Wilson, in the Wheeler-Wilson machine, had neither of those arrangements, but depended upon the succeeding revolution of the hook to draw up the slack of the preceding stitch. These devices were all far from perfect in their operation, chiefly because they commenced to act too soon. In each case the pulling up commenced with the rise of the needle, and the tightening operation subjected the thread to all the friction of rubbing its way through both needle eye and fabric. Now, an ideal take-up should not commence to act until the needle has ascended above the fabric, and one of the most important steps toward perfection in sewing machines was undoubtedly attained when such a device was actually invented. In effecting this, the means employed consists of a differential or variable cam, rotating with the main shaft. This controls the movements of a lever called the take-up, pivoted to the machine (Fig. 4). Not only has it been possible by these means to control the tightening of the stitch, but the paying out of the thread for enveloping the shuttle also, and both the paying out and pulling up are actually effected after the needle has ascended above the cloth.
The introduction of the positive take-up, the first forms of which appeared in 1872, not only simplifies the movements of the shuttle or hook, but for the first time renders the making of the lock stitch possible, while the needle has a direct up and down motion. Thus, we find that in most of the swiftest sewing machines, the needle bar is actuated by a simple crank pin or eccentric, there being no loop dip or pause in its motion.
The diagram shows a positive take-up in three positions - at the commencement of the needle's descent, during the detention of the loop by the beak, and during the casting off of the loop. The dotted lines indicate the path of the cam to produce these positions. The intermittent movements of the take-up have thus led to the abandonment of variable motions in both needle and shuttle, and particularly so in oscillating shuttle machines.
Wheeler & Wilson's Variable Motion. - But while the simple and direct movement is now preferred for shuttles, both oscillating and rotary, the revolving hooks of Wheeler & Wilson are provided with a differential motion, and the way it is effected appears sufficiently interesting to call for a short description. When the rotating hook has seized the loop of thread, it makes half a revolution with great rapidity; its speed then slackens, and becomes very slow for the remaining half a revolution. In the first machines introduced, this was effected by means of a revolving disk, having slots in which worked pins attached to the main shaft and hook shaft respectively.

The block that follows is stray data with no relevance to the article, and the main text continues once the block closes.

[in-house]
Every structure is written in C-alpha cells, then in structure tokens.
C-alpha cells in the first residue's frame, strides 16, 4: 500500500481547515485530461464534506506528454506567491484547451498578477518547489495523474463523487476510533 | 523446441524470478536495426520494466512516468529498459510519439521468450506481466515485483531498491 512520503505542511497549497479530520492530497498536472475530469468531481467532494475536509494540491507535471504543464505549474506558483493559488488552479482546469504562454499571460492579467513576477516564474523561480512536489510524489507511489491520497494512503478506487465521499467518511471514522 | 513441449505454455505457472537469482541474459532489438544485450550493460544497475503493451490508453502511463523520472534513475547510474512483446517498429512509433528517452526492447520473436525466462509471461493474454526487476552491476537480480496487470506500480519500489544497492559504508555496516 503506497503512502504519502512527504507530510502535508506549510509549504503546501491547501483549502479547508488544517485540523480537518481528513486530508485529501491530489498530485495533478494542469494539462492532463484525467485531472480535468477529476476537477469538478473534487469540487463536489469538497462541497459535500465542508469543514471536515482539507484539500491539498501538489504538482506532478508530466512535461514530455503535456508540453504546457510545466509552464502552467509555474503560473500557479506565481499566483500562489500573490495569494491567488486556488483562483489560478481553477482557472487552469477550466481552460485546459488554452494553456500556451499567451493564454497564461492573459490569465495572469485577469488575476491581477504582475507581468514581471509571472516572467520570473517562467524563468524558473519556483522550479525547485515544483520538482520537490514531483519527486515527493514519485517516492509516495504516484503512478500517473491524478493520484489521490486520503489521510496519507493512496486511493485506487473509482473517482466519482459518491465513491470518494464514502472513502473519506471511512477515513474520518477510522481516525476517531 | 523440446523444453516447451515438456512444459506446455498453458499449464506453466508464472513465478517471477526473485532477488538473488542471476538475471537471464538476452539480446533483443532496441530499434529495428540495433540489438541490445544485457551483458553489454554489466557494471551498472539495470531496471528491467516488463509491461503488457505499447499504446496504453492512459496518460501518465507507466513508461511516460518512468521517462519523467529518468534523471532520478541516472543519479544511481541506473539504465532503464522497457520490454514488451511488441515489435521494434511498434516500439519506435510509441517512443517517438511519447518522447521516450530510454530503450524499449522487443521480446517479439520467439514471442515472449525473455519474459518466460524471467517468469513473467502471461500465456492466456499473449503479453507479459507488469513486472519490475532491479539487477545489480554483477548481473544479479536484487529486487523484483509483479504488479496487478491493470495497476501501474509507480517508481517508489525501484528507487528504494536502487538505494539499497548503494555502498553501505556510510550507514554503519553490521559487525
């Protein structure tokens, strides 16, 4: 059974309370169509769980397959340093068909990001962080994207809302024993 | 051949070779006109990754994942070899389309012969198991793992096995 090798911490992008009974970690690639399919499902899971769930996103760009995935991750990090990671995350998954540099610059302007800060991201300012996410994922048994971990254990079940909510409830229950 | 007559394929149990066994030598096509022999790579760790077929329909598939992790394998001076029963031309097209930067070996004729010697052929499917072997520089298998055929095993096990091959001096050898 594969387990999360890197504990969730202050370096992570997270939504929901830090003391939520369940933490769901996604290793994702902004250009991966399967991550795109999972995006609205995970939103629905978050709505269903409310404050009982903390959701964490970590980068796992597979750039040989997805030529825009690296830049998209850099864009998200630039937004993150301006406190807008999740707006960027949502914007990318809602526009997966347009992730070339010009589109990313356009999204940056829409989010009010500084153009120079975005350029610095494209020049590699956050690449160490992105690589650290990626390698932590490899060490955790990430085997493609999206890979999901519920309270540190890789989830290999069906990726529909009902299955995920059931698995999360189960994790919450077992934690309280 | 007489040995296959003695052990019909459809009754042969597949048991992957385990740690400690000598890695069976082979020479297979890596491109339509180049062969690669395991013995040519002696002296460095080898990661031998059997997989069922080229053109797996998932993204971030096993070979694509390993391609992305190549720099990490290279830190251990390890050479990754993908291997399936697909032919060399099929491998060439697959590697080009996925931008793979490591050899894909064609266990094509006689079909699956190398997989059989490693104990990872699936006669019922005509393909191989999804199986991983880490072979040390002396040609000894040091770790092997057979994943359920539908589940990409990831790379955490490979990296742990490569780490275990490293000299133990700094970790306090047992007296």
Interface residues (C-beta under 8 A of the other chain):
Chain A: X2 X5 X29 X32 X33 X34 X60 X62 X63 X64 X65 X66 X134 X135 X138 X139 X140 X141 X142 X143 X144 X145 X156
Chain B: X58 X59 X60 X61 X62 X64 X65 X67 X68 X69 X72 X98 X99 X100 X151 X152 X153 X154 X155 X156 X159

In the later and more improved machines, the variable device is much simplified (Fig. 5). The main shaft, leading to the rotating hook, is separated into two portions, the axis of one portion being placed above that of the other. A crank pin is attached to each, and these pins are connected together by a simple link. An examination of the device itself shows that, while the motion of the main shaft portion is uniform, that of the hook shaft is alternately accelerated and retarded.
The picture on the screen gives a general view of the No. 10 D machine, in which these motions are embodied, and showing the position of the positive take-up affected by those motions, a position which is preferred for very high speeds in this machine, especially for threads possessing little elasticity.
The speed attained by the fastest sewing machines is due more to the reduction and simplification of the movements than to any other improvement. Heavy concessions and reactions have been replaced by direct motions, and cams have been excluded as much as possible. Mr. A.B. Wilson's famous invention of the four motion feeder depended upon both gravity and a reacting spring for two motions. Singer improved upon it by making three of the motions positive, a spring being used for the drop. But a really positive four motion feeder was long sought by inventors.
Hitherto the reaction of the feeder - that is, its descent and recession - was generally attained by means of a spring. The drop and ascent are now effected by means of a separate eccentric in Singer's machine. Uncertainty of action in the feed, once a cause of much inconvenience, may now be said to be overcome. A peculiarity of the four motion feeder in Wheeler & Wilson's machine is an arrangement enabling the operator to feed in either direction at will.
Not less worthy of note are improvements that have been made in wheel feeders. The wheel feed was originally much used for cloth sewing machines, especially in Singer's system. But in recent years the drop or four motion feeder has entirely superseded it for such purposes. The wheel feed still holds its own, however, for sewing leather, especially in the "closing" of boot uppers, in this country. Singer's original wheel feeder was actuated by a friction shoe riding upon the flange of the wheel. The friction grip, however, had certain faults, owing to the tendency of the shoe to slip when the surfaces became covered with oil.
A later form of Howe's machine used a pair of angular clutches, embracing the flange of the wheel. In both Singer's and Wheeler & Wilson's latest styles of machines this arrangement is simplified and improved by the use of a single angle clutch, which is found to work even when the surfaces are freely oiled (Fig. 6).
Any motion of the free extremity of the lever upon which the biting clutch is formed binds the latter upon the flange of the wheel, which then advances so long as the lever continues to move in that direction. When the stitch is completed, the clutch is allowed to recede, and is pulled back by a reacting spring. The bite of the clutch is given by the two opposite corners.